WASHINGTON, Oct. 26 (UPI) -- Antarctic killer whales engaging in rapid migrations to warmer tropical waters may be seeking spa-like relief in the tropics, U.S. researchers say.
Scientists at the National Oceanographic and Atmospheric Administration said tagged Antarctic killer whales monitored by satellite traveled more than 5,000 miles to visit the warm waters off southern Brazil before returning immediately to Antarctica 42 days later.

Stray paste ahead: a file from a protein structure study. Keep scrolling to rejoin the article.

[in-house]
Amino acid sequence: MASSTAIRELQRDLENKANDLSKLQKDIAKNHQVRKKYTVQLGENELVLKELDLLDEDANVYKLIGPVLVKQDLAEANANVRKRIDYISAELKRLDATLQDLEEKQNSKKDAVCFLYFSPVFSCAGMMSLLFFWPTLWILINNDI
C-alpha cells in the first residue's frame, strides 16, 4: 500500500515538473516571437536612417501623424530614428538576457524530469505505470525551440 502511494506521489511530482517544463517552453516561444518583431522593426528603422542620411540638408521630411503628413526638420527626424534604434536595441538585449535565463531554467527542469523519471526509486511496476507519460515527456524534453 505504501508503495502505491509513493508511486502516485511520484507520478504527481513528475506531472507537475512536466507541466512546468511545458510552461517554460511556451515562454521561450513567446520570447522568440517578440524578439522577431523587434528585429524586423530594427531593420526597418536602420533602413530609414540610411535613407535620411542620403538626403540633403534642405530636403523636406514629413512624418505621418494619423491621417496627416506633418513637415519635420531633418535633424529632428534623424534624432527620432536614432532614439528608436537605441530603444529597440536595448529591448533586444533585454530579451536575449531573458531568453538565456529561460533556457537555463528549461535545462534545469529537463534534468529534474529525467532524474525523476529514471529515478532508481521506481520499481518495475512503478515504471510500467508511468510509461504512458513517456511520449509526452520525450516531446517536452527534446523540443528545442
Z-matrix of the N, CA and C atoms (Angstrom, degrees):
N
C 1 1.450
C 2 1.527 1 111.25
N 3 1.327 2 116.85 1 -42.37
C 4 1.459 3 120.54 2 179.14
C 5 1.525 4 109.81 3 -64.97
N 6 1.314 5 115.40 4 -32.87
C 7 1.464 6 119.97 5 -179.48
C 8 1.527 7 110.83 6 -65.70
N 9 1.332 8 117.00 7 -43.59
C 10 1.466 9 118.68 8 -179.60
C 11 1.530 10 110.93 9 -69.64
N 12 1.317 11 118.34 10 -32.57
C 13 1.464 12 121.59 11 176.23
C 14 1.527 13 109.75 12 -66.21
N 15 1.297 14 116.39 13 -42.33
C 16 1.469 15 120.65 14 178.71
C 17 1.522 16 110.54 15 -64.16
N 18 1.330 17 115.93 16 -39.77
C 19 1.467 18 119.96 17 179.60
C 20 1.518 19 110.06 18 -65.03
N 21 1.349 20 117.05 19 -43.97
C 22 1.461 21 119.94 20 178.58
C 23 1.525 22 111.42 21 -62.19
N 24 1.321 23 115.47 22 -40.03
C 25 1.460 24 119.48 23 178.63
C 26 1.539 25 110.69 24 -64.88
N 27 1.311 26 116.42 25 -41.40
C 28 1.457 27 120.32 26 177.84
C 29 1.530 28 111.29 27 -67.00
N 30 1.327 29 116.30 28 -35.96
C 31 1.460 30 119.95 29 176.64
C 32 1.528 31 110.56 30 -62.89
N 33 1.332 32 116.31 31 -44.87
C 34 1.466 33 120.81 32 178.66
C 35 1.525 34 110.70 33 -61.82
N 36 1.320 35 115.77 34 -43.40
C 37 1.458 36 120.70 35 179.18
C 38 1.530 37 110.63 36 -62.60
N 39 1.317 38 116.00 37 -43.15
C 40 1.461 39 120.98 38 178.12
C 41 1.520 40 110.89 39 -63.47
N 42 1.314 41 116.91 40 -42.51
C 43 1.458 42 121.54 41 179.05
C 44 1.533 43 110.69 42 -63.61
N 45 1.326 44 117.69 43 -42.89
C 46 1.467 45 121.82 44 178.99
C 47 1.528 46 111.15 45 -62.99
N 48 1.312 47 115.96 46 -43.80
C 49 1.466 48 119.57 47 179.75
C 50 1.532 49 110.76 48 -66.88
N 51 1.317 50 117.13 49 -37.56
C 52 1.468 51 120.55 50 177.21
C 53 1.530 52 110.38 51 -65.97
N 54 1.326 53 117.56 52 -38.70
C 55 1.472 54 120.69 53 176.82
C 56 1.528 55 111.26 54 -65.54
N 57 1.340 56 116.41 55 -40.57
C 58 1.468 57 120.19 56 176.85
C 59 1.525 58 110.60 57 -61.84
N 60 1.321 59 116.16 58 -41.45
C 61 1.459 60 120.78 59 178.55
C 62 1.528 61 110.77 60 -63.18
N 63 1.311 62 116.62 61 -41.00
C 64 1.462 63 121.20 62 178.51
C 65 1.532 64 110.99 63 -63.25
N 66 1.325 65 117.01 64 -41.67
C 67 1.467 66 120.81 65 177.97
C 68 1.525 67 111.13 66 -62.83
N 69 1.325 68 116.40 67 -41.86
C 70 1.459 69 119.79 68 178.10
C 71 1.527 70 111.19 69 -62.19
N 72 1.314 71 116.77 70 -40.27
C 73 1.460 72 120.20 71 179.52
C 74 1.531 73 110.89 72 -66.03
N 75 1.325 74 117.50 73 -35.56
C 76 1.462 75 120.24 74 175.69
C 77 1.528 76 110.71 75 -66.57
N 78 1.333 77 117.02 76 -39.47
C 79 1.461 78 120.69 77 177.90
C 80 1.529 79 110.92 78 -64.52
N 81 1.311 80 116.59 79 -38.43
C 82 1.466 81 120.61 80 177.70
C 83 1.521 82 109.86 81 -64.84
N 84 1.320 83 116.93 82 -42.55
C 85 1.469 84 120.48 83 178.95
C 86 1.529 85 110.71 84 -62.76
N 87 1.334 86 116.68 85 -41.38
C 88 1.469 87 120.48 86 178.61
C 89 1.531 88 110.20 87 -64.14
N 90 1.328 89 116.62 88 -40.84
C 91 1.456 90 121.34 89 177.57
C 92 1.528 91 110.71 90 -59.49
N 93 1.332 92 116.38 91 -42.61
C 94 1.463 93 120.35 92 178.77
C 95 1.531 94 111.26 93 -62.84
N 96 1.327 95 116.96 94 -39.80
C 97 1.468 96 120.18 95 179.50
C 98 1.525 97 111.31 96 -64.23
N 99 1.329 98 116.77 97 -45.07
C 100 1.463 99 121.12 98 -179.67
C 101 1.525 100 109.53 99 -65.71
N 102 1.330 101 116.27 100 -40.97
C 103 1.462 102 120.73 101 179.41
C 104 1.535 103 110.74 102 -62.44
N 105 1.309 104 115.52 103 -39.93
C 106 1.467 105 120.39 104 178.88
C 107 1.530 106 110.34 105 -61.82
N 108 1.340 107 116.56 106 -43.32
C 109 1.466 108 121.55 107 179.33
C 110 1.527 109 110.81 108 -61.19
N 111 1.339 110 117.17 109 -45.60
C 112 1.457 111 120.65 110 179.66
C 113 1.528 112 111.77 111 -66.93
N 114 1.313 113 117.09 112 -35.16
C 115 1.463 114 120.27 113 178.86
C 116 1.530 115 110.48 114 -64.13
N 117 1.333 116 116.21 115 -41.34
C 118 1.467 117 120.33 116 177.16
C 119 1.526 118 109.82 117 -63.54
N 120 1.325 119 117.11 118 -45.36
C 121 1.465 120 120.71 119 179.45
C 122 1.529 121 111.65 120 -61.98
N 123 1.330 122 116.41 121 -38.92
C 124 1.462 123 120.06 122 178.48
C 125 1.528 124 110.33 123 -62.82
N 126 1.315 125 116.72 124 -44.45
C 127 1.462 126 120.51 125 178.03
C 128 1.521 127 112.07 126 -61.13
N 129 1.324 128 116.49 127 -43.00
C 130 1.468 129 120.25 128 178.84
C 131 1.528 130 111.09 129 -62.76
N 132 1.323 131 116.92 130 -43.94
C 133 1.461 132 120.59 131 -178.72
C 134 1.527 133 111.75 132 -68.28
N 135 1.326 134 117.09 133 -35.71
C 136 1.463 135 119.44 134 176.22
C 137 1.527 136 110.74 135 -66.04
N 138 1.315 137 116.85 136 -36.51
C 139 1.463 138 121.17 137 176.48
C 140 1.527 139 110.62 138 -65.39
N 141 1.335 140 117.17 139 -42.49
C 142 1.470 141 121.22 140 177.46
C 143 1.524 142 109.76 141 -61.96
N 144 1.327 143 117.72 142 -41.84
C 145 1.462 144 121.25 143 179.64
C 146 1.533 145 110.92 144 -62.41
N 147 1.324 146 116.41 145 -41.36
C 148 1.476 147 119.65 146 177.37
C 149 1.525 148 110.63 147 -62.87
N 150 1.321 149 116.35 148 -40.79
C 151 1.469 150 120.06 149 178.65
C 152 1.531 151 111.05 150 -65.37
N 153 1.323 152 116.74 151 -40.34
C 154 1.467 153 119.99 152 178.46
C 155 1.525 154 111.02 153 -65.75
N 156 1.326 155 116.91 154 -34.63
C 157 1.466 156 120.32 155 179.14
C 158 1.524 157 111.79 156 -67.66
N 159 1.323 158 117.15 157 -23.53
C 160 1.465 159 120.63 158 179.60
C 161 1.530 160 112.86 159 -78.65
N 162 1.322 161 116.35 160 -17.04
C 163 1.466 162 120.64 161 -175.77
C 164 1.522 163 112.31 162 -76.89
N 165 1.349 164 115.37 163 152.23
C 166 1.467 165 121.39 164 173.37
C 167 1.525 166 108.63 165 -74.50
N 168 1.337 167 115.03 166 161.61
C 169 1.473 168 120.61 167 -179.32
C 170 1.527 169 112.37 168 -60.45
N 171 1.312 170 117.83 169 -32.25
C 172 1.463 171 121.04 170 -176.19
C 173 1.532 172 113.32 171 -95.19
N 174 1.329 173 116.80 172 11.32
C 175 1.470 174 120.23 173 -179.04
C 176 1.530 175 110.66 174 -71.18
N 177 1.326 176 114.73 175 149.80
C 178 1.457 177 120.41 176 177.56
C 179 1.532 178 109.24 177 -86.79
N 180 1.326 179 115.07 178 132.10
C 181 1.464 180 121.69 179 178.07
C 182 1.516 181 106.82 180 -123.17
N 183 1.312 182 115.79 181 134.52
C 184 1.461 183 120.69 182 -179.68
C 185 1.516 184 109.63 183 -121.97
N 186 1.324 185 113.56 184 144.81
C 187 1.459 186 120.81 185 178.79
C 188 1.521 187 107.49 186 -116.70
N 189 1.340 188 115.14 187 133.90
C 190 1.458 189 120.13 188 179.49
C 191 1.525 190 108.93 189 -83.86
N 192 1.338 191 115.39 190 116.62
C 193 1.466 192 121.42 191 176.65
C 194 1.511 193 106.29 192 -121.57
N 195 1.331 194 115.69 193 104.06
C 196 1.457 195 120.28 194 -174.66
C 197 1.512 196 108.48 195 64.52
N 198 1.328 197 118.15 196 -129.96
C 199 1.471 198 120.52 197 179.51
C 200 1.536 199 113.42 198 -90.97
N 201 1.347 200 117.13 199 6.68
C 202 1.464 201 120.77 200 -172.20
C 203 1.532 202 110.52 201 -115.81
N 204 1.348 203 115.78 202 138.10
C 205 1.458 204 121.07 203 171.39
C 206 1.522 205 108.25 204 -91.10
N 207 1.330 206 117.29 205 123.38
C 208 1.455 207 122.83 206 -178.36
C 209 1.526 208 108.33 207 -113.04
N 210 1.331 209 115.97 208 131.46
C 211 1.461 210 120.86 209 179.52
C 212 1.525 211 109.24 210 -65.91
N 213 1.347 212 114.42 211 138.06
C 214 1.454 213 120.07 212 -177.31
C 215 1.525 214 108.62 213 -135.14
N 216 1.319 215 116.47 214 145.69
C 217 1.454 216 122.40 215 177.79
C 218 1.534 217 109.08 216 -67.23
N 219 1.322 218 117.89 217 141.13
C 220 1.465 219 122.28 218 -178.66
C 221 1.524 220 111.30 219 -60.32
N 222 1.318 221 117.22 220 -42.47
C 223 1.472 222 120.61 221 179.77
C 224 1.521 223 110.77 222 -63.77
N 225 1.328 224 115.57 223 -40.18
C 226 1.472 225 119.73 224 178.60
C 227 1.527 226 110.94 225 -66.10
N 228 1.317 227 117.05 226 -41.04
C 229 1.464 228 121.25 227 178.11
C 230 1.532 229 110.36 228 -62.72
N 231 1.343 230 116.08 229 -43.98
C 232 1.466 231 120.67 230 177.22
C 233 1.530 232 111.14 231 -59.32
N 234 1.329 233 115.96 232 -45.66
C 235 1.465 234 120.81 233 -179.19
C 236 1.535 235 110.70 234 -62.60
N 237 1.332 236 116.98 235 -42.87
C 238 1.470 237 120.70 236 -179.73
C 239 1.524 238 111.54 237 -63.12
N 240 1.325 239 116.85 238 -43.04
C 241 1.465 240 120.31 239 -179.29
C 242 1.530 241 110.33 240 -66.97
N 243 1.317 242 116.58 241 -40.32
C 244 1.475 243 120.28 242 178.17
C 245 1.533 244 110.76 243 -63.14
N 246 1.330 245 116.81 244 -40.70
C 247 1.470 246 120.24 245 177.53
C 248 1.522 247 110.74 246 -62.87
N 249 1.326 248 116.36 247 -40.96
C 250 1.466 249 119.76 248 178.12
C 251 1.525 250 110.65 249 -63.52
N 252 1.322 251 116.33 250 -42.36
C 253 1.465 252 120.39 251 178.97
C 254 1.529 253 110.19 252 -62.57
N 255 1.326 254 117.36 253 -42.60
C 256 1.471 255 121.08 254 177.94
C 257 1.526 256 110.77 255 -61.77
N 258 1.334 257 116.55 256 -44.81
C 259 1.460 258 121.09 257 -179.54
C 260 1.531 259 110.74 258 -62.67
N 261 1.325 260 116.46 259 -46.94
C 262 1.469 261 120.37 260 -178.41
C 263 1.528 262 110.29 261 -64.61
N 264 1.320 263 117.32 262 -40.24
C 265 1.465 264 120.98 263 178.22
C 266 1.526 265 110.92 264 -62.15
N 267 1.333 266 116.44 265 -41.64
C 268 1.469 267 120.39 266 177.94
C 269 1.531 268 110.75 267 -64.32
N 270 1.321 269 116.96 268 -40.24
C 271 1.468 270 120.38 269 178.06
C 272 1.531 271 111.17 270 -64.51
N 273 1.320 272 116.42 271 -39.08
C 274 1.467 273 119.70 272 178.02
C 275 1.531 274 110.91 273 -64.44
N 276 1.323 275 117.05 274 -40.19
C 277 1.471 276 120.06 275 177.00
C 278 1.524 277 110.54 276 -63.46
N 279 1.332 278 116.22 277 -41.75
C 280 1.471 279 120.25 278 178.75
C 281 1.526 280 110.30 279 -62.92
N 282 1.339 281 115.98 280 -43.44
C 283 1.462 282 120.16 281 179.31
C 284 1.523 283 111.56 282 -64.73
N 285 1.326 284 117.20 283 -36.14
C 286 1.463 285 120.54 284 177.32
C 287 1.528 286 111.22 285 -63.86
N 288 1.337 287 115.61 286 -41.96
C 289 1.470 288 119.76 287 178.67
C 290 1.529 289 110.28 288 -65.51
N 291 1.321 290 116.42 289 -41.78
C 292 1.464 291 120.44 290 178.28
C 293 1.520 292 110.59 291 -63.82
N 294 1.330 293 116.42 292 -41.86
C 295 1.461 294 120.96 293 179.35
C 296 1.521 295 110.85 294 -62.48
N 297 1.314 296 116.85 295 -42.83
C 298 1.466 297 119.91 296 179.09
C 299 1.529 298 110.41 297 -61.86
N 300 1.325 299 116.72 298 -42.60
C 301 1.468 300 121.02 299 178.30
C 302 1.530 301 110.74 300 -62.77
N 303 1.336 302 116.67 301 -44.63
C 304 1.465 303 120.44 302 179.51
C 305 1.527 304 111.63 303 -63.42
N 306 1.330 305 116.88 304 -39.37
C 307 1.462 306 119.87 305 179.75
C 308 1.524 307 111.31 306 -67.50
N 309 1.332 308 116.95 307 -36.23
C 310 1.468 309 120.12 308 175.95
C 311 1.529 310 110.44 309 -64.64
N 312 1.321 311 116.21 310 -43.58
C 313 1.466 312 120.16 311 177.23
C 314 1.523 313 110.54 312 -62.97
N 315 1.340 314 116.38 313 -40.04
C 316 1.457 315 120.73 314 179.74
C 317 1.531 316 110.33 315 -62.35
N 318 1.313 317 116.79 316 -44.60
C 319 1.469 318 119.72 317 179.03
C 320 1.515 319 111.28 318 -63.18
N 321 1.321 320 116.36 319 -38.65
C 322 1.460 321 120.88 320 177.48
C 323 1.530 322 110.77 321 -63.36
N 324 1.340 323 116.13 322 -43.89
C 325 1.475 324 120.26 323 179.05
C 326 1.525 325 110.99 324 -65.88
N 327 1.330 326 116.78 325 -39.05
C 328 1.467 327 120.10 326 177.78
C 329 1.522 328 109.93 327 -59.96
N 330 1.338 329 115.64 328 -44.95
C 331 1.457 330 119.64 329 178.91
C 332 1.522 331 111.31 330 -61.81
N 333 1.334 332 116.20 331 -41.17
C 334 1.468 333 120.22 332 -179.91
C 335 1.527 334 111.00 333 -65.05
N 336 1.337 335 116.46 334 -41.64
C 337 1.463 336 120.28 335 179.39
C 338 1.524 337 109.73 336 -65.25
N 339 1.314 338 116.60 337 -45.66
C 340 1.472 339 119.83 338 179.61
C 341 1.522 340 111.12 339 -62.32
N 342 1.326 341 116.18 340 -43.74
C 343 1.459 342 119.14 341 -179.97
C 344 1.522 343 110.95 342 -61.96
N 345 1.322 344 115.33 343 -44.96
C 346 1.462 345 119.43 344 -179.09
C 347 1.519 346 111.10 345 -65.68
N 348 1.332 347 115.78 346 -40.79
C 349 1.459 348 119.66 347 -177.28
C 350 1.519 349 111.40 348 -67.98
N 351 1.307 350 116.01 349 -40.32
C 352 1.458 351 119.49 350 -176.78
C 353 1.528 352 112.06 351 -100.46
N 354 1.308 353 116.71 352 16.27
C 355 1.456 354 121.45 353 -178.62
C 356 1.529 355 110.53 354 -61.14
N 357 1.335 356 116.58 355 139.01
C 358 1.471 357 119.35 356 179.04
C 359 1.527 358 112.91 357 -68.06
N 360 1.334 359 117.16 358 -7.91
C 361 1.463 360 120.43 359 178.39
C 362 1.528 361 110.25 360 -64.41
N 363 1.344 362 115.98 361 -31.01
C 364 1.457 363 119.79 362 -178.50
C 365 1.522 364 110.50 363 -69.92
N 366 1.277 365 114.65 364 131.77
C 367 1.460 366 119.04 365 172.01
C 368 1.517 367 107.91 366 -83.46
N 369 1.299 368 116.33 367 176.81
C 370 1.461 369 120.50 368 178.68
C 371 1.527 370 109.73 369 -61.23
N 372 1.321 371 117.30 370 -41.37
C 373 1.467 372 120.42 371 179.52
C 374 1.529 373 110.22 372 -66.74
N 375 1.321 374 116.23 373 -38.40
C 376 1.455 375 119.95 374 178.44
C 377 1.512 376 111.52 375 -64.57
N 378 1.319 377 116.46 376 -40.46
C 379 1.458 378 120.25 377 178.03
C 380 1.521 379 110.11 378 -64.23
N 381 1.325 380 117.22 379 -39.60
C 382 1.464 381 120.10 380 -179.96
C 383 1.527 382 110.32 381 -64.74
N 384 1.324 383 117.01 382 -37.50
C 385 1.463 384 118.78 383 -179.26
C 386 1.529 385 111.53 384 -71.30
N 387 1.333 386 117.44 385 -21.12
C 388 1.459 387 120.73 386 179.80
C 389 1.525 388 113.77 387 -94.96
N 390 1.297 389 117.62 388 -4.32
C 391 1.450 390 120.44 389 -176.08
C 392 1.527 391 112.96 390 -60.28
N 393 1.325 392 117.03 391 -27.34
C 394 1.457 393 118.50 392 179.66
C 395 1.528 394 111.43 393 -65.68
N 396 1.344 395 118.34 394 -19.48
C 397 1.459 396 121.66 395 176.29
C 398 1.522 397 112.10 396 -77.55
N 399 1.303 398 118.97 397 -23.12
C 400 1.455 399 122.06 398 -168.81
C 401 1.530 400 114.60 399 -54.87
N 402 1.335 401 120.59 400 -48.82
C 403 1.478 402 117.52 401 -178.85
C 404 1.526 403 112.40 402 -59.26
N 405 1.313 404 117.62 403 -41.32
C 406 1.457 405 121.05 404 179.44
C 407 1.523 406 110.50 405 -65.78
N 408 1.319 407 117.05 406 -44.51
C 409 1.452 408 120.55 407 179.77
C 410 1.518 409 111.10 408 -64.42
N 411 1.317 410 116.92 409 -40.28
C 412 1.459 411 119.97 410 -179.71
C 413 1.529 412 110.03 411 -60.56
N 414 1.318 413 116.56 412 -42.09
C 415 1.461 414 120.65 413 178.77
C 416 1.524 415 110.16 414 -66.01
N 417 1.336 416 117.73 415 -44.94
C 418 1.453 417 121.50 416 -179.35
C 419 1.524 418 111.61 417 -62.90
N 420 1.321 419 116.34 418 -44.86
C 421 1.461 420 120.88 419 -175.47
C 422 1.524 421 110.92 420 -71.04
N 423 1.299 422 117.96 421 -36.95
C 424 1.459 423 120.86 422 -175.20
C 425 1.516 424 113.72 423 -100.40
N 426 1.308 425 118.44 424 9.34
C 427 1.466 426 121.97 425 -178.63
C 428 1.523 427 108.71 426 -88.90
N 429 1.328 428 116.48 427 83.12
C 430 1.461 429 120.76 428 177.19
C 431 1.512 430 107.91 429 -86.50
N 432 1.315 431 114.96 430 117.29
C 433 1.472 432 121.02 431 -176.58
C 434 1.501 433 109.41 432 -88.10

This was the first long distance migration ever reported for killer whales, a release from NOAA's National Marine Fisheries Service said Wednesday.
"The whales are traveling so quickly, and in such a consistent track, that it is unlikely they are foraging for food or giving birth," NOAA researcher John Durban said. "We believe these movements are likely undertaken to help the whales regenerate skin tissue in a warmer environment with less heat loss."
A yellowish coating often observed on Antarctic killer whales -- caused by a thick accumulation of diatoms, or algae, on the outer skin of the animals -- is noticeably absent when they return from their warm-water trip Durban said.